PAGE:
Sorry to be O/T, but I didn’t even know black cards existed…I’m kinda scared seeing it. Does it mean Mick’s “hit” the candidate…?? :-O

  • I’m increasingly of the view that Irish politics (both north and south) is best understood in terms of a ‘dominant party’ paradigm rather than the ‘swing of the pendulum’ which more accurately describes English politics. (I may also be able to extend this analogy to Scotland and Wales, but that’s for later.) It’s clear to me that FF’s domination from 1932 ended this year; the UUP’s domination of Unionist politics was knocked, but recovered, in the mid-1970s, and then slipped away for good in the first years of this century; and the equivalent position for northern Nationalists shifted from the old Nationalist party to the SDLP in the early 1970s and from the SDLP to SF thirty years later.

    There is no case of a formerly dominant party returning to power. Cumann na nGaedhal had to merge with two other parties to form Fine Gael, and then wait almost eighty years before they could again outpoll Fianna Fail. The old Nationalist Party was never heard of again in the south after 1918, and in the North after 1973. At present, the UUP, the SDLP and Fianna Fail are not disappearing quite as rapidly as their predecessors, but recovery to the point of regaining their earlier dominance looks improbable.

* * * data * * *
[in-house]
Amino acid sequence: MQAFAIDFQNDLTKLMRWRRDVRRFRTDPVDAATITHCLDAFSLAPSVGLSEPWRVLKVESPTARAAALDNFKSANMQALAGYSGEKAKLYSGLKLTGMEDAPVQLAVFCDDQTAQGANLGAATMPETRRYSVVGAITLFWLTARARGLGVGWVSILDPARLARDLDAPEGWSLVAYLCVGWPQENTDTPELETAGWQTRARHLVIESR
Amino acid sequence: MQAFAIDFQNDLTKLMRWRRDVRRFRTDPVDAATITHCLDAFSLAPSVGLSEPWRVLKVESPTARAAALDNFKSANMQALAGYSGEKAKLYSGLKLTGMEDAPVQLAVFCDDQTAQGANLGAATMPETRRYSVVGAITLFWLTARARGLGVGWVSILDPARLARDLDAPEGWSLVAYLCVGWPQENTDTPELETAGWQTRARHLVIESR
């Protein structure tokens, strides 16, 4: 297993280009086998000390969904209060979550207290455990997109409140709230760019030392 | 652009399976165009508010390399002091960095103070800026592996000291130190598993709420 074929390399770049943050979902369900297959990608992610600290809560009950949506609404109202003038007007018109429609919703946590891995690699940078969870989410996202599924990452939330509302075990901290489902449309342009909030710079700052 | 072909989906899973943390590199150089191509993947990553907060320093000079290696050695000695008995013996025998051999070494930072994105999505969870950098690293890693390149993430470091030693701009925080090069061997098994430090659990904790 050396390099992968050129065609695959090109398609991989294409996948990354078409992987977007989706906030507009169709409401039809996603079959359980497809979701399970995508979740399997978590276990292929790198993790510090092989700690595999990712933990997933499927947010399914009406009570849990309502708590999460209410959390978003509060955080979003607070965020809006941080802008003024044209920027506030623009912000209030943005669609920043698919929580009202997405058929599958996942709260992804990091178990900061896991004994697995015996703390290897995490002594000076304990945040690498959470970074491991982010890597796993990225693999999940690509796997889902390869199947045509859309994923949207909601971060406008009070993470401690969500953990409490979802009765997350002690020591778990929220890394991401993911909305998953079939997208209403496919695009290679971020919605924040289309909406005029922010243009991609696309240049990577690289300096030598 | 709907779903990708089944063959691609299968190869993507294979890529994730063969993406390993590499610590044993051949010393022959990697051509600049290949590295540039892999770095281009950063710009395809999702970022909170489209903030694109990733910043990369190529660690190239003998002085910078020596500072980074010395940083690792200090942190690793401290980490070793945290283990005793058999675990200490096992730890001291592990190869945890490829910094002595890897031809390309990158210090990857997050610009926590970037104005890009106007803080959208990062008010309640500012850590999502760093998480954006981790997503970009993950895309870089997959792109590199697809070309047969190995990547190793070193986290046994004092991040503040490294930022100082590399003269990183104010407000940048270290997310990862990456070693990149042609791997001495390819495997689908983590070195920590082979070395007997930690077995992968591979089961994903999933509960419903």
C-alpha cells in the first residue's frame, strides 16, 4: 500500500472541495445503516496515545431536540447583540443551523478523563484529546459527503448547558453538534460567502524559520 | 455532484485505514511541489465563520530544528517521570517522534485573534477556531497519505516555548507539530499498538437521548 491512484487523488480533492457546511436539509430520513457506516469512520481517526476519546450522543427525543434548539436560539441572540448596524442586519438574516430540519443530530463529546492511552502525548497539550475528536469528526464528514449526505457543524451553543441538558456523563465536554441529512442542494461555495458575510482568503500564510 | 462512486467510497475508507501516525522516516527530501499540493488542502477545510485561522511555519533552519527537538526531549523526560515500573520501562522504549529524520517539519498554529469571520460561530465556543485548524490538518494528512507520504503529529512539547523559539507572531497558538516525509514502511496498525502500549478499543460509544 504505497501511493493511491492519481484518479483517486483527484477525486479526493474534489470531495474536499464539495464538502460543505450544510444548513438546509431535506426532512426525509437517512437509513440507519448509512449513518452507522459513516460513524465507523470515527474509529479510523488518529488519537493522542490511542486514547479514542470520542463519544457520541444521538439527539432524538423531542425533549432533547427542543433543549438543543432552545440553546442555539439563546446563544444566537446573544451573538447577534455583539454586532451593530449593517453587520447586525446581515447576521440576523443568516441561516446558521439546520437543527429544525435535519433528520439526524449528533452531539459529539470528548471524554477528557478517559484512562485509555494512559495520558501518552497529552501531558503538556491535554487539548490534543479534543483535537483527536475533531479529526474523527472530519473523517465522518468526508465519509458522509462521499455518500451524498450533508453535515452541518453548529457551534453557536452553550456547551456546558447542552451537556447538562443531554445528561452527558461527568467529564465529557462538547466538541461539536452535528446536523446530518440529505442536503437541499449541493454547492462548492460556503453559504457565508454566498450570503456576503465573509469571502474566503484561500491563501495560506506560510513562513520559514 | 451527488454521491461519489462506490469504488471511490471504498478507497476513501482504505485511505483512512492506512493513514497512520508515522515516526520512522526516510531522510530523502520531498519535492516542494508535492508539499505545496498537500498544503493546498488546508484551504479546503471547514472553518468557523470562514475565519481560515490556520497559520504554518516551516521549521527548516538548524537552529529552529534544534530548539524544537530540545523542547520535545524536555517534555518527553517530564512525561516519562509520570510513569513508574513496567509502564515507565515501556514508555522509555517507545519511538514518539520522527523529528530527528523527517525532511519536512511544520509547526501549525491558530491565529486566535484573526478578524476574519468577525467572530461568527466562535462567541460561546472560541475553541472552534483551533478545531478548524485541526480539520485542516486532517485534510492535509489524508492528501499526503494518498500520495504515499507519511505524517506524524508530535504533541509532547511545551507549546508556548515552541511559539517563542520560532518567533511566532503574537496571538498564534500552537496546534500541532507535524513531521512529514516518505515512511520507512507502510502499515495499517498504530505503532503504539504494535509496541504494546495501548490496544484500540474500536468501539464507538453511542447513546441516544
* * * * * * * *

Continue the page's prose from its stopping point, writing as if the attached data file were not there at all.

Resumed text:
I suspect that Peter Robinson, who has mused more than most politicians on electoral history before his own time, may have come to the same conclusion as me. If so, he may see the DUP’s task as becoming the default option for the perceived Protestant voter. This necessarily means broadening out the appeal beyond the narrow evangelical constituency as a core element of strategy, in order not merely to defeat the UUP but to make them irrelevant.

    As Turgon correctly notes, David Trimble did a lot of the heavy lifting, not always realising what he was doing. Once Jeffrey Donaldson and Arlene Foster defected after the 2003 election, the DUP had the critical intellectual mass and cultural breadth which it needed to make its ascendancy inevitable. I look forward to reading the behind-the-scenes memoirs as to how that happened. Turgon’s speculation at the end of his piece is not at all far-fetched.

    (Indeed, I slightly wonder what Brookeborough is doing on Turgon’s list – did he really achieve much other than longevity? As Terence O’Neill put it, “he was good company and a good raconteur, and those who met him imagined that he was relaxing away from his desk. However they did not realise that there was no desk.” But that is straying from the subject.)